The motto for NightLight International is on its website: "The people walking in darkness have seen a great light; on those living in the land of the shadow of death a light has dawned" (Isaiah 9:2).
And the oppressed, as far as Nightlight founder Annie Dieselberg is concerned, are women exploited by the sex industry, along with children, or at high risk for such exploitation, she says.
Dieselberg founded NightLight in 2005 after almost a decade of missionary work in Thailand with her husband, a pastor who had been assigned to an evangelical church in Bangkok. What Dieselberg enjoys doing most, she says, is rescuing women. She roams the streets at night, searching for those who may need a way out of prostitution -- the "survivors," as she calls them.
Mint came by way of a friend of Dieselberg's. A fellow evangelical found her working a corner many nights and referred her to NightLight. Some women arrive there after one-on-one conversations on the streets; other organizations, including the police, fight sex trafficking by storming brothels in search of underage sex workers.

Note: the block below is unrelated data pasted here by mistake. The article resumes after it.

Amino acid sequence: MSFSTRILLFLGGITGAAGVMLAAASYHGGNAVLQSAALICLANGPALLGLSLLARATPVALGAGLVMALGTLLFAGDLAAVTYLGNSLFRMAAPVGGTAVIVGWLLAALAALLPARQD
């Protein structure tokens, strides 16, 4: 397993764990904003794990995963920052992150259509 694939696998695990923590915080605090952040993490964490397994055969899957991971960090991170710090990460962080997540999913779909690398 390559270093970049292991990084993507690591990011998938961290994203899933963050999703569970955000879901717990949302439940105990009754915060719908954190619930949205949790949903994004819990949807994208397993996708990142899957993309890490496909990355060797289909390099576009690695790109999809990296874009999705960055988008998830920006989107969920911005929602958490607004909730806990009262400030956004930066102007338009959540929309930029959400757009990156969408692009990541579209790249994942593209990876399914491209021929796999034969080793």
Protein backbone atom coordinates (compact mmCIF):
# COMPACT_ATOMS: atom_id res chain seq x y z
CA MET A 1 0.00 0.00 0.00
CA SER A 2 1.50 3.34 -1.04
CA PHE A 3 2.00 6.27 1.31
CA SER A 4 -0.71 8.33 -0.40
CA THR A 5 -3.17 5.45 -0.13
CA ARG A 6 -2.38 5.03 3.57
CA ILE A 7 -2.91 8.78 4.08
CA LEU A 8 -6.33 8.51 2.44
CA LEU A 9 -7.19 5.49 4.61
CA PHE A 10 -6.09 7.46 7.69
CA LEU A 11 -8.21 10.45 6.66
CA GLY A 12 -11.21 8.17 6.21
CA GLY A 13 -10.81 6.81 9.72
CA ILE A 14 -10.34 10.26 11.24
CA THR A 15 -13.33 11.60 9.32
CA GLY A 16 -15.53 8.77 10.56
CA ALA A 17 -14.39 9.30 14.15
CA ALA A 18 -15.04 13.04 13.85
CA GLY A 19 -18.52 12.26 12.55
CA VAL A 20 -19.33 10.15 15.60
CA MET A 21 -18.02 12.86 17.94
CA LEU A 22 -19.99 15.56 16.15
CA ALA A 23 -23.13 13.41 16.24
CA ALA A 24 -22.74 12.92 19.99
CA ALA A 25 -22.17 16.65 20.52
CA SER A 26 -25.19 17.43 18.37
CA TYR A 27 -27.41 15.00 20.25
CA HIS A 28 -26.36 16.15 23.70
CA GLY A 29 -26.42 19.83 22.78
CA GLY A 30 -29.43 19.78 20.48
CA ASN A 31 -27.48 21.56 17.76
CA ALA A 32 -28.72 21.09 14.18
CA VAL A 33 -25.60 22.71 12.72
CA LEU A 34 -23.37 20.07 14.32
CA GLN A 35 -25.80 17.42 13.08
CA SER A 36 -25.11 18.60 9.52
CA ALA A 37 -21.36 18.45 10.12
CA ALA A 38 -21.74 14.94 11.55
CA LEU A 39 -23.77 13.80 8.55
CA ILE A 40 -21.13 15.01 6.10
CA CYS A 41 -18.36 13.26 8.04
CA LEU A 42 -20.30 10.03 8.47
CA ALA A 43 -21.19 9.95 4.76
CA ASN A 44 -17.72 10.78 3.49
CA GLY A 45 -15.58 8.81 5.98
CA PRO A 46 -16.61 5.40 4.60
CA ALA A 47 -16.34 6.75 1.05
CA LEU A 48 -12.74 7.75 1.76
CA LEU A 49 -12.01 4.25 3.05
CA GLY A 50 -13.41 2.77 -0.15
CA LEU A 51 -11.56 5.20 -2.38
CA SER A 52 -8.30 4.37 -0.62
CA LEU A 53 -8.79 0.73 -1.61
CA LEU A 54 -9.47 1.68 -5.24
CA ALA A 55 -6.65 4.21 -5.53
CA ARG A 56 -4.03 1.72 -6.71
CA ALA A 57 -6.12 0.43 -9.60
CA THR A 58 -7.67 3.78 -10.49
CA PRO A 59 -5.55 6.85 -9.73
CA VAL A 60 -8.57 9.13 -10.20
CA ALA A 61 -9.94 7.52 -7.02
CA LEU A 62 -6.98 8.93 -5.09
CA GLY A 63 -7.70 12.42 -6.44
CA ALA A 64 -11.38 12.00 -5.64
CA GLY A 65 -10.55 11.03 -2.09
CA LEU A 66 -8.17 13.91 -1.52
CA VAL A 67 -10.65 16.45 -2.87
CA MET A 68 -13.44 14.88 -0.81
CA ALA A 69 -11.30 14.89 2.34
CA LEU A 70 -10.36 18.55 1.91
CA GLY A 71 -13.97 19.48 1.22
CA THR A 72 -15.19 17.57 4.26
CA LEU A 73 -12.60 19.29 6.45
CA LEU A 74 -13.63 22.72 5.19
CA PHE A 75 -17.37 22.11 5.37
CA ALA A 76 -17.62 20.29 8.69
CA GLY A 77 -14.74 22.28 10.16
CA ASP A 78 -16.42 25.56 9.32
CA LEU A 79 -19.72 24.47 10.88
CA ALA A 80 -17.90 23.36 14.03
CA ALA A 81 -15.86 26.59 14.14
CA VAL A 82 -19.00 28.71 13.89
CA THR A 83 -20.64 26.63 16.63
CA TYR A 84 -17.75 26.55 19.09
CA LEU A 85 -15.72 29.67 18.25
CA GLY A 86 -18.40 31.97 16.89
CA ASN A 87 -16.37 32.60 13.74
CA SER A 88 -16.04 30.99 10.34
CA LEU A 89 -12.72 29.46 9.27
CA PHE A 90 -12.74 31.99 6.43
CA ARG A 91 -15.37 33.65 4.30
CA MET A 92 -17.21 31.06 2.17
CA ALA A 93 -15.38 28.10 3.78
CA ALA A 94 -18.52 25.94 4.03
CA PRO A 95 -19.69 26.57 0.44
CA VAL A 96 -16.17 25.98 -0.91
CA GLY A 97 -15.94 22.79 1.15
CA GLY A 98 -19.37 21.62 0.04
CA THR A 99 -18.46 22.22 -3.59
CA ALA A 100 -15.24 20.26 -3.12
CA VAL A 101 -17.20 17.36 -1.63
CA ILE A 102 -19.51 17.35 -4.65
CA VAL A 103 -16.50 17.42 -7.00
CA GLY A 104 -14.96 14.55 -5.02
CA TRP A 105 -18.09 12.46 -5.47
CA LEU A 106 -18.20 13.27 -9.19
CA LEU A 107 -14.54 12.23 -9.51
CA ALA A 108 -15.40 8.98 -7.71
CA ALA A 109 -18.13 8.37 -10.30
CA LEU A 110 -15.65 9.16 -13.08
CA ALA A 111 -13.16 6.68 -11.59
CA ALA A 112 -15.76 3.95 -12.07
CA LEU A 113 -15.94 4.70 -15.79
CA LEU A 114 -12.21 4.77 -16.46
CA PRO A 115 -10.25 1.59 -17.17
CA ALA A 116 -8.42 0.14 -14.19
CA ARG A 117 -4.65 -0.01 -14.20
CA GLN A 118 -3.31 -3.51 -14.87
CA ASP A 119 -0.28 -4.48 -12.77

NightLight employs 50 women, paying them around $250 a month to make crafts and jewelry. The salaries are above Thailand's minimum wage, and the organization provides medical insurance and a savings plan, as well as a small child care center.
Most of the women at NightLight's four-story building, just blocks from Bangkok's infamous Nana Plaza sex district, are younger than 30, and come from Thailand, Burma and Laos.
Mint comes here to work on a part-time basis assembling jewelry. She has found a community here, a sense of belonging she didn't have before.
"Now I can do good work that will not hurt my body," she says. "I don't have to fight all the time."
Combating sex trafficking
This goal of individual human dignity is what drives so many U.S. evangelicals to fight sex trafficking, says Brie Loskota, managing director of the Center for Religion and Civic Culture at the University of Southern California in Los Angeles.
"It is a moving idea, for just about anyone, but particularly in the evangelical world," she explained. "The fact that they come together in a way that is non-shaming for the victims, is a remarkable testament for how evangelicals are being smart in this movement."